In 1963, Herbert A. Gilbert invented a “smokeless nontobacco cigarette,” but it was never commercialized. “Vaping,” or smoking electronic cigarettes, first became widely popular in China, where 60 percent of men are smokers. Modern e-cigarettes were patented in 2003 by Chinese inventor Hon Lik.
E-cigarettes feature a replaceable inhaler cartridge containing vegetable glycerin and/or polyethylene glycol, flavoring and nicotine. With every inhalation, a sensor triggers a vaporizer to heat a small amount of liquid flavoring. The liquid turns to vapor and is drawn into the user’s mouth.
Vaping is not the same as smoking a water-pipe, or hookah. In a hookah, a burned mixture of tobacco and molasses is drawn through water to cool the smoke. Burning creates cancer-causing chemicals that are inhaled by the smoker.
The vaping technology of e-cigarettes does not burn anything; the liquid mixture is simply vaporized. The vapor does not contain the harmful compounds found in smoke from hookahs or cigarettes.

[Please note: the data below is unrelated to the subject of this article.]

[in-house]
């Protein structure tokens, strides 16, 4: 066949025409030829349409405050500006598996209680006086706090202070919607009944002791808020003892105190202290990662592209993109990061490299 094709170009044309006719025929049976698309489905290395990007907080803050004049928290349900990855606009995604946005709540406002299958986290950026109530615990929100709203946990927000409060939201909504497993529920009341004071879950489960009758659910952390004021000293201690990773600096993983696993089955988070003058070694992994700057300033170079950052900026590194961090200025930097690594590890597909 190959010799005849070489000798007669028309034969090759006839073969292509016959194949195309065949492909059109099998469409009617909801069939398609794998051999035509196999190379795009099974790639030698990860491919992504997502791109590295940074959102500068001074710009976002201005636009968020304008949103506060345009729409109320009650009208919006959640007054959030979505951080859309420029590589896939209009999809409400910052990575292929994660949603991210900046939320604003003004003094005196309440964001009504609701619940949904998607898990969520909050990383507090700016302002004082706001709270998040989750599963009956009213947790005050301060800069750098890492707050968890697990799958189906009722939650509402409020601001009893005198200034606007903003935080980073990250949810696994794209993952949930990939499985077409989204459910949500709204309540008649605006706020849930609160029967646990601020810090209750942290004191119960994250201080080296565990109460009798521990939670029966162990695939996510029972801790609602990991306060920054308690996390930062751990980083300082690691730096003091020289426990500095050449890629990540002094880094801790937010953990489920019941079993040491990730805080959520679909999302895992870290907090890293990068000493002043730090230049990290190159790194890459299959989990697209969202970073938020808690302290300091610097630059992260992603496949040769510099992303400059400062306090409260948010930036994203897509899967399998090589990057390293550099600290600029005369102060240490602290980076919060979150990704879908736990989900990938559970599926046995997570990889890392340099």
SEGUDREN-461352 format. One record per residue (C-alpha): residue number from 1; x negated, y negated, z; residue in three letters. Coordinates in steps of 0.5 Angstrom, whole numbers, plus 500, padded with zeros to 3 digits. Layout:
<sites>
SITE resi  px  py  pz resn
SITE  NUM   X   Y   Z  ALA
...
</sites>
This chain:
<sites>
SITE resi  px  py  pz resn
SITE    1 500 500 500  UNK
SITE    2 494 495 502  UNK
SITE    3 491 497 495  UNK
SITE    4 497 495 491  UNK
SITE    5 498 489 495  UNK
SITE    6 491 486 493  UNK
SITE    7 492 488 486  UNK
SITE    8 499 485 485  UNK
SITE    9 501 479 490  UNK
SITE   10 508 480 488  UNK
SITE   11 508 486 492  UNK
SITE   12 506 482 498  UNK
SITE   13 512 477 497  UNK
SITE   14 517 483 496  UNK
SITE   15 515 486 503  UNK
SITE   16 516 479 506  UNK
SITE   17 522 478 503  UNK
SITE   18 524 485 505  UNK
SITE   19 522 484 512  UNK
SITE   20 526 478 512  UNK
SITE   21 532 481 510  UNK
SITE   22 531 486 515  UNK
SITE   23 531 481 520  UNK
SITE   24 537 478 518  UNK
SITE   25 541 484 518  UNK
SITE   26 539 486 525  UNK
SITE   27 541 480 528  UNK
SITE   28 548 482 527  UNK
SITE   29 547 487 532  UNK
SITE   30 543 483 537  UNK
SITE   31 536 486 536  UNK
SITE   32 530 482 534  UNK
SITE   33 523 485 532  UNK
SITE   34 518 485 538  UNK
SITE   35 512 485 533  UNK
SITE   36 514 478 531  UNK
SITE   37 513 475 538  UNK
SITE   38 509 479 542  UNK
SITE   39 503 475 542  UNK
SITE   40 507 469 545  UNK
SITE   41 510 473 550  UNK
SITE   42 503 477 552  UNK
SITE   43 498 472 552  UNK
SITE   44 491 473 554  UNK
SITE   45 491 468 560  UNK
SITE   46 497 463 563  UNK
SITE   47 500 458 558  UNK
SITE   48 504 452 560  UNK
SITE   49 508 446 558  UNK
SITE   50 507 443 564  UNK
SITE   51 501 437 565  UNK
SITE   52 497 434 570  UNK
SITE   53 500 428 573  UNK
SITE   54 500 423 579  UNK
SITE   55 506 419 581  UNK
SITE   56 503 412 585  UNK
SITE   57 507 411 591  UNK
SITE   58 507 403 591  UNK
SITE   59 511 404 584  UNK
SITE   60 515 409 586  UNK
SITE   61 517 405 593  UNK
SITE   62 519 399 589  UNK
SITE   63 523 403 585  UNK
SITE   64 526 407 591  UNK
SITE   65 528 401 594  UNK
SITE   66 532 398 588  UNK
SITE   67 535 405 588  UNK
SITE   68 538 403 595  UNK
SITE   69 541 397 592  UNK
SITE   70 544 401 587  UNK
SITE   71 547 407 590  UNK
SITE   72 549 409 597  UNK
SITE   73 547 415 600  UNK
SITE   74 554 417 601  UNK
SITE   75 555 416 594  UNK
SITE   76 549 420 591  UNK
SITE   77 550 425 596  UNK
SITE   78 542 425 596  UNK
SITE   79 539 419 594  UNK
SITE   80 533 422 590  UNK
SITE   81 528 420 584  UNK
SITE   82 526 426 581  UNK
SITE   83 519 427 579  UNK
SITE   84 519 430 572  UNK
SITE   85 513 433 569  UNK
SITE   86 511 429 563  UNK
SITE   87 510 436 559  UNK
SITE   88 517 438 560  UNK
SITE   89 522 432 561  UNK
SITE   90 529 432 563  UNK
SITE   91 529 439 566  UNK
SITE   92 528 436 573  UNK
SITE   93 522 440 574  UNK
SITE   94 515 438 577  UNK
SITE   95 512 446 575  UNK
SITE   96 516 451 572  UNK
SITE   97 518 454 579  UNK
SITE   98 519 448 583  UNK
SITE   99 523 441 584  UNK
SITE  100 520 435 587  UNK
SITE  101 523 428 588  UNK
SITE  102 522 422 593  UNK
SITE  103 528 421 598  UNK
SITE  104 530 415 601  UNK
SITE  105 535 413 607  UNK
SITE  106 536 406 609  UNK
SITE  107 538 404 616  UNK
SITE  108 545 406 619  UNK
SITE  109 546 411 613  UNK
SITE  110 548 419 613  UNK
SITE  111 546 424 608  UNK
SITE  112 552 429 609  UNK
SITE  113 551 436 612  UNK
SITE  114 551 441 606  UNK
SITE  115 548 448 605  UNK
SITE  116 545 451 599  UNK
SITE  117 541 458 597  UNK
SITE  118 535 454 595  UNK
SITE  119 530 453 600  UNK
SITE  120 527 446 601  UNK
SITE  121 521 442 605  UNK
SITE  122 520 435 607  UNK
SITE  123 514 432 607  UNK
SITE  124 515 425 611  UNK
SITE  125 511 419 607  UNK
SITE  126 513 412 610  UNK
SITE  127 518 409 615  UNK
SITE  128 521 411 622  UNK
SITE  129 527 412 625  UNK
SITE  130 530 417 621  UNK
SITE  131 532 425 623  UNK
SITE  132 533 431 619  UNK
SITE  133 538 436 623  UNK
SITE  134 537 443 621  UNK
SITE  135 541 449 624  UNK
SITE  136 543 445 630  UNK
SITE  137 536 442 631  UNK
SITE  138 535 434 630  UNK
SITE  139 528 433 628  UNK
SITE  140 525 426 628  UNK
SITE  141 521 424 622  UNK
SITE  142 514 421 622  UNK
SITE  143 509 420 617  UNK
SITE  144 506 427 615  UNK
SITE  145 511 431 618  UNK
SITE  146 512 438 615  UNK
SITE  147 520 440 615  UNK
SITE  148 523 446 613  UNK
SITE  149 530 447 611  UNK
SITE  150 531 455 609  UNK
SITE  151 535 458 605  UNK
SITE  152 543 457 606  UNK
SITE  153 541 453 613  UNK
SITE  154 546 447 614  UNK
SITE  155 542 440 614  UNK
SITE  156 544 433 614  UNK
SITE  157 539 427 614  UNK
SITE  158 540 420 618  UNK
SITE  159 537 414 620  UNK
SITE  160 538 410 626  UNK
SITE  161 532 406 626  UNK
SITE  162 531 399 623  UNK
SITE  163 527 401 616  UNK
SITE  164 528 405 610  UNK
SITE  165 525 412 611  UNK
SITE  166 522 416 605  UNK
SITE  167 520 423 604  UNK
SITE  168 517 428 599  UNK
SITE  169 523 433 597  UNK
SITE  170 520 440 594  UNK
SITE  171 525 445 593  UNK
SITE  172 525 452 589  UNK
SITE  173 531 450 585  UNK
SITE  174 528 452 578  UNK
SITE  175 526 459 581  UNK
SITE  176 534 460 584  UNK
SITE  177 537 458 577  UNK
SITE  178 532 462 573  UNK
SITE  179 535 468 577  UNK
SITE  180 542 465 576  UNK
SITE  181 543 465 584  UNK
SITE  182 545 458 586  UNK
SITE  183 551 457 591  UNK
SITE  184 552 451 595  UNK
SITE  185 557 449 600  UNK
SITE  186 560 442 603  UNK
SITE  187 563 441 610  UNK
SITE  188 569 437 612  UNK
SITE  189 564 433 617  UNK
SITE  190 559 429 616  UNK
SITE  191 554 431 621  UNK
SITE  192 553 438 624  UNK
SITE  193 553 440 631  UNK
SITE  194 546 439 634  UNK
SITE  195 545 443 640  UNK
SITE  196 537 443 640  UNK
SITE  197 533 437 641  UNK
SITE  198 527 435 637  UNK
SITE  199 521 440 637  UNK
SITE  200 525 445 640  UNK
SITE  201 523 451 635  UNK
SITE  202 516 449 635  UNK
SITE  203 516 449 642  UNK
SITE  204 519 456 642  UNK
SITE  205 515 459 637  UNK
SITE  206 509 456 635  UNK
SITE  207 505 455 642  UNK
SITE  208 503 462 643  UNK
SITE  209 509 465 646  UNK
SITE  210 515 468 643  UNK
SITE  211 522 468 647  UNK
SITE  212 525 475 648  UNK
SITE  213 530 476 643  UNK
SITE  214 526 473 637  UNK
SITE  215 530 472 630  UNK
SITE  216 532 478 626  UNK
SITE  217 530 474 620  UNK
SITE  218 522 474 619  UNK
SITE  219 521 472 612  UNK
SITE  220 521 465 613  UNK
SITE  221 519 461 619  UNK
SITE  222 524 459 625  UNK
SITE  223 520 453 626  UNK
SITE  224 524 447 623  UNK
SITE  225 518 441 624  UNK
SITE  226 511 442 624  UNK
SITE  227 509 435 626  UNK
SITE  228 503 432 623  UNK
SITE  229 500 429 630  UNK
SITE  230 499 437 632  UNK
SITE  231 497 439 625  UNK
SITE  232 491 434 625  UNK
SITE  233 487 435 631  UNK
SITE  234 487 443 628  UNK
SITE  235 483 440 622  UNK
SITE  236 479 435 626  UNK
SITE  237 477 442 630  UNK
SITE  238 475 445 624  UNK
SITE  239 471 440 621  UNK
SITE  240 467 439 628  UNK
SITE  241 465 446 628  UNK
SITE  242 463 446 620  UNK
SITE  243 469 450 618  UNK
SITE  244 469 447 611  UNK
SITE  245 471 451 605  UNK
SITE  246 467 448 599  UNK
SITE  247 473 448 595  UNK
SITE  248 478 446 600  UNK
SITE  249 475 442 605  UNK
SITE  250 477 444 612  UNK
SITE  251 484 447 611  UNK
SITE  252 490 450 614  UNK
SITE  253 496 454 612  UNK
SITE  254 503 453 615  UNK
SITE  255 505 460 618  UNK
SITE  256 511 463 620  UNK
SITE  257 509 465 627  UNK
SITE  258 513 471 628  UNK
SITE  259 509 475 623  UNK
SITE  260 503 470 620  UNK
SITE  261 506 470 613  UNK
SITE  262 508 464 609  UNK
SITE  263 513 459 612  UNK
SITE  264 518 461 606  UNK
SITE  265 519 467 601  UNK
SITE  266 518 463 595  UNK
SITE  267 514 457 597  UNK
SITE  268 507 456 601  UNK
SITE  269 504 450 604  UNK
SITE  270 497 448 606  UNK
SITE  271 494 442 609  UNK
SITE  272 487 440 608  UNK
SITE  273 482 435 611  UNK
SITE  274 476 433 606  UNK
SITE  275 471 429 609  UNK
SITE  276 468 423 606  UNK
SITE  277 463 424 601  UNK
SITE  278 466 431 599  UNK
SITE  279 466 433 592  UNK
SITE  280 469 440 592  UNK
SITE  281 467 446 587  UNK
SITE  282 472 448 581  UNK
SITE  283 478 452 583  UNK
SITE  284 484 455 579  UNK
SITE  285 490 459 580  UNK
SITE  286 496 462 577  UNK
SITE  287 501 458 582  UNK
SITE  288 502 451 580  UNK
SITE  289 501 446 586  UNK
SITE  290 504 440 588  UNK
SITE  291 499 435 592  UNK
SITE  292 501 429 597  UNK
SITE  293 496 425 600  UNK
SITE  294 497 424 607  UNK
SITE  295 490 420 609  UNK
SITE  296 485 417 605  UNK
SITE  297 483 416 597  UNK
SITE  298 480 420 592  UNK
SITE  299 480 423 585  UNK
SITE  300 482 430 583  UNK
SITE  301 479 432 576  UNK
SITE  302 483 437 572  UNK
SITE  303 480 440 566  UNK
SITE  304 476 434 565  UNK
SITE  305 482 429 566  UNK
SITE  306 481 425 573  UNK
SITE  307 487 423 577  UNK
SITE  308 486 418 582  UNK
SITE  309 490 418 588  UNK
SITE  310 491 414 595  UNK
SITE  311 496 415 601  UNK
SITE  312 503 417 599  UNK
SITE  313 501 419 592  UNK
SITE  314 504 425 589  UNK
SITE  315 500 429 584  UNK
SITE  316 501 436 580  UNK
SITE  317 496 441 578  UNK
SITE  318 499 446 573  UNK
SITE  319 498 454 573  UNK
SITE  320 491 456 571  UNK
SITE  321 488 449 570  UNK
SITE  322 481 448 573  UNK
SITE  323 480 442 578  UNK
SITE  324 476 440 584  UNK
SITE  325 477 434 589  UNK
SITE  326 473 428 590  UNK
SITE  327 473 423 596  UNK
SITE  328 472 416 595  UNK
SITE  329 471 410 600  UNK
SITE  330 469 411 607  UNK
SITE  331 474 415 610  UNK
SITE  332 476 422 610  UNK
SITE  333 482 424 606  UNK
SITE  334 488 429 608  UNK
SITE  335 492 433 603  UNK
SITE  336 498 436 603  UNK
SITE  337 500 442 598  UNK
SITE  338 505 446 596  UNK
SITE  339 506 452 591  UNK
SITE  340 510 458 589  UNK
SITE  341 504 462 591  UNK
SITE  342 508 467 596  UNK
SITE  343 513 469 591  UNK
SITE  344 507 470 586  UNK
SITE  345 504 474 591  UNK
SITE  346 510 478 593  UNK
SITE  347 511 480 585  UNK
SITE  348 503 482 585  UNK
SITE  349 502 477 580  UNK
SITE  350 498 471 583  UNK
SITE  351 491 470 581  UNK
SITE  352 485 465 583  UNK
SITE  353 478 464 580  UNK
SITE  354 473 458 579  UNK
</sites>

The so-called “hookah pen” works like an e-cigarette. The pen vaporizes a liquid and does not involve burning.
In theory, since vaping does not burn tobacco, it should be safer than conventional cigarette smoking. A main ingredient in the liquid cartridges, polyethylene glycol, is FDA-approved and is used in many consumer products.
A 2013 study in the journal Tobacco Control found that the harmful chemicals in e-cigarettes occurred at levels 9 to 450 times lower than in regular cigarette smoke.
A 2009 study by the U.S. Food and Drug Administration found that the e-cigarettes studied “contained detectable levels of known carcinogens and toxic chemicals to which users could potentially be exposed.”